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Cournoyer v. Department of State Police

Appeals Court of Massachusetts, Middlesex

April 2, 2018

ARTHUR COURNOYER
v.
DEPARTMENT OF STATE POLICE & another. [1]

          Heard: January 8, 2018.

         Civil action commenced in the Superior Court Department on March 14, 2016.

         A motion to dismiss was heard by Bruce R. Henry, J.

          Scott W. Lang (Jennifer Davis also present) for the plaintiff.

          Samuel M. Furgang, Assistant Attorney General, for the defendants.

          Present: Blake, Neyman, & Ditkoff, JJ.

          DITKOFF, J.

         The plaintiff, Arthur Cournoyer, appeals from a Superior Court judgment dismissing his claims for declaratory judgment and specific performance against the defendants. The plaintiff argues that the Department of State Police (department) is required by G. L. c. 22C, § 24A, to develop individualized training programs for former State police troopers seeking reinstatement, rather than require them to complete recruit training at the State police academy (academy). Concluding that the statute is unambiguous and that the department may require former troopers separated for more than three years to complete recruit training, we affirm, ordering that the judgment be modified to declare the rights of the parties.

         1. Standard of review.

         We review a ruling on a motion to dismiss de novo, Rodriguez v. Massachusetts Bay Transp. Authy., 92 Mass.App.Ct. 26, 28 (2017), taking the complaint's allegations as true, as well all reasonable inferences drawn in the plaintiff's favor, Saliba v. Worcester, 92 Mass.App.Ct. 408, 412 (2017). To survive a motion to dismiss, the plaintiff must present factual allegations that rise above the level of speculation, Iannacchino v. Ford Motor Co., 451 Mass. 623, 636 (2008), and plausibly suggest an entitlement to relief, Flagg v. AliMed, Inc., 466 Mass. 23, 26 (2013).

         2. Background.

         The plaintiff was a State police trooper from 1992 until 2000.[2] While so employed, the plaintiff received positive performance evaluations, and he completed all required in-service training in addition to numerous programs, certifications, and service in specialized areas of law enforcement. In 1998, however, the plaintiff suffered a severe injury while on duty, requiring medical leave and ultimately causing his involuntary retirement in 2000. Following several operations and physical rehabilitation, the plaintiff was able to obtain employment, working for the Worcester County sheriff's department and obtaining a private investigator's license.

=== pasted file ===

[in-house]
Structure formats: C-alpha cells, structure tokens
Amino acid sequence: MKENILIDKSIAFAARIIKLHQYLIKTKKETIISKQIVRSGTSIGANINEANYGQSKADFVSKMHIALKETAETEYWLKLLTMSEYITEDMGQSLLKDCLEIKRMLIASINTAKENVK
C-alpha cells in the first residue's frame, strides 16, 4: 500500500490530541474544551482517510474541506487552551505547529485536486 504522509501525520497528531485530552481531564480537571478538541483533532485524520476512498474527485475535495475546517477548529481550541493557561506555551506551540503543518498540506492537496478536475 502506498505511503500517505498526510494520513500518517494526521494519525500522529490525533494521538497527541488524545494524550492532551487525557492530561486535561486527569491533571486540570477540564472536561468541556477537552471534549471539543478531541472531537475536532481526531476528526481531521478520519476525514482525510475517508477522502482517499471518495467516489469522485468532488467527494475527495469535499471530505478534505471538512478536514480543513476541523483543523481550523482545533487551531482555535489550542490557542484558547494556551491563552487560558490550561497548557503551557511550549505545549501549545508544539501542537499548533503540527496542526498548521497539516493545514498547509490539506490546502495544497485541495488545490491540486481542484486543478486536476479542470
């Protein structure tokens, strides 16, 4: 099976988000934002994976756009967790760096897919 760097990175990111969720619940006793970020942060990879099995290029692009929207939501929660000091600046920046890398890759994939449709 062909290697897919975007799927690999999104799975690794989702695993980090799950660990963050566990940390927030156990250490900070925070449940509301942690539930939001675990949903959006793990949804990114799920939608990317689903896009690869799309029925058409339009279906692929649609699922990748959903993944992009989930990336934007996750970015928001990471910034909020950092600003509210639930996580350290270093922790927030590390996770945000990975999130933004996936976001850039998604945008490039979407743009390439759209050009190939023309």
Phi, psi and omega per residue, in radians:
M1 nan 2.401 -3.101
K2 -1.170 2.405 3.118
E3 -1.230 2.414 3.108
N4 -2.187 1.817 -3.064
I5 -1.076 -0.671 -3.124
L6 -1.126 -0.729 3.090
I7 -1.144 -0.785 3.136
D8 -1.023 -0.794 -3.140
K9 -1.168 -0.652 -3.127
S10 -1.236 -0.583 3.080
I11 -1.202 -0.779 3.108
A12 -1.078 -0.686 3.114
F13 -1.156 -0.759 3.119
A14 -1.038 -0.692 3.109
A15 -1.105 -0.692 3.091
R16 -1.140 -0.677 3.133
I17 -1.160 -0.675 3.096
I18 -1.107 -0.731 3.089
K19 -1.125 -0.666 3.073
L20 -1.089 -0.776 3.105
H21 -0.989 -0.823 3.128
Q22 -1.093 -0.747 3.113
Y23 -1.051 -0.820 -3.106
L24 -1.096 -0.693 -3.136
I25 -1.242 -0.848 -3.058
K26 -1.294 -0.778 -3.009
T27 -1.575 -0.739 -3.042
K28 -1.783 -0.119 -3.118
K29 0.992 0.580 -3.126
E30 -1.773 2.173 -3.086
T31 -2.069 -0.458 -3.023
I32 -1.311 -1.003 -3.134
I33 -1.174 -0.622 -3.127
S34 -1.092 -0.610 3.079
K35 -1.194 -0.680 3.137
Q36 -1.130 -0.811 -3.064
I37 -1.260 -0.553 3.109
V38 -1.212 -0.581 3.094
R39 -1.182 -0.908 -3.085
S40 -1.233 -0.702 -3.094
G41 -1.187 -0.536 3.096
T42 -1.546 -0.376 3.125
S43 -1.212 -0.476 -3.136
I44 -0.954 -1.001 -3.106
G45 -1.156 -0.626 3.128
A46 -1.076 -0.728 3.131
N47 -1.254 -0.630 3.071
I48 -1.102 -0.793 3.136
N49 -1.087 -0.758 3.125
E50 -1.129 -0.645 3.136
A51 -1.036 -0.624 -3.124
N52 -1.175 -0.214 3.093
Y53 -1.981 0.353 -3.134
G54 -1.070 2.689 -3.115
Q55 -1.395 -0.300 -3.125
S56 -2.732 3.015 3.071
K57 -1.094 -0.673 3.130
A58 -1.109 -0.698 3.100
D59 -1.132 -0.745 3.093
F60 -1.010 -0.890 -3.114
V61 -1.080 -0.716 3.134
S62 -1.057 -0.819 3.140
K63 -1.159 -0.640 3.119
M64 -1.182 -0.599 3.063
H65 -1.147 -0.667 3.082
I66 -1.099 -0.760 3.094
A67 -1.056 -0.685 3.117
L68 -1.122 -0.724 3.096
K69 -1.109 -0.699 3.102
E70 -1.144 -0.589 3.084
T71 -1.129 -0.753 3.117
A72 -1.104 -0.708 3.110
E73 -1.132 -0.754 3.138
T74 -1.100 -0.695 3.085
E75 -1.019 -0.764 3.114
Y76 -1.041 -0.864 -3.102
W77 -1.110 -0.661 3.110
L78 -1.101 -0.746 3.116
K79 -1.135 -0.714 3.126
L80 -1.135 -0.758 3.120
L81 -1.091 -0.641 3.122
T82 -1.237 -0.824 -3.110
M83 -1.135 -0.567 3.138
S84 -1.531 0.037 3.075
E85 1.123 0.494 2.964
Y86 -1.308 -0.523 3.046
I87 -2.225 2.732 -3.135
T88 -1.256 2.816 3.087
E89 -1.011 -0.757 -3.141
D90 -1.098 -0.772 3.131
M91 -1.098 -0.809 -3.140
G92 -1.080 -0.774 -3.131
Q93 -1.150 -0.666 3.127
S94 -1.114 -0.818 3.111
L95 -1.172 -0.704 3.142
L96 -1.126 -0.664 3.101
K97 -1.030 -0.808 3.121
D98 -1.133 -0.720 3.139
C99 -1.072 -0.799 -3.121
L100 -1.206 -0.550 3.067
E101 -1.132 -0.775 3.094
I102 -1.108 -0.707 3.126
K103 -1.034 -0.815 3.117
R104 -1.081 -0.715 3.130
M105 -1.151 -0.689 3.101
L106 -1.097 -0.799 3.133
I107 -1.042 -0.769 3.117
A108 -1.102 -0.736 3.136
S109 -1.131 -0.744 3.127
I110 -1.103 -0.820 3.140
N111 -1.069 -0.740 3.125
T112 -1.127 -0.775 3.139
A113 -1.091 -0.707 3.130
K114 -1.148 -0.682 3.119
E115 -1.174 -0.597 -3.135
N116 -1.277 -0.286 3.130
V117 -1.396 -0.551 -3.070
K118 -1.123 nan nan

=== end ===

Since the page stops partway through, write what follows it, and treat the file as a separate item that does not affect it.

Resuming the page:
In 2013, the plaintiff learned of the possibility of reinstatement as a State police trooper following involuntary retirement and applied to the Public Employee Retirement Administration Commission (PERAC) seeking to return to active status. After a panel of medical doctors determined that the plaintiff was medically fit to perform the essential duties of a State trooper, PERAC approved the plaintiff's application.

         After completing qualifying physical fitness and agility tests, the plaintiff enrolled in the first available recruit training program at the academy in October, 2015. Recruit training is similar to a military "boot camp, " and involves activities designed to, among other things, inculcate recruits with a proper respect for the chain of command. The plaintiff was the only former State trooper enrolled at that time. The plaintiff was approximately fifty-eight years old; the recruits were ...


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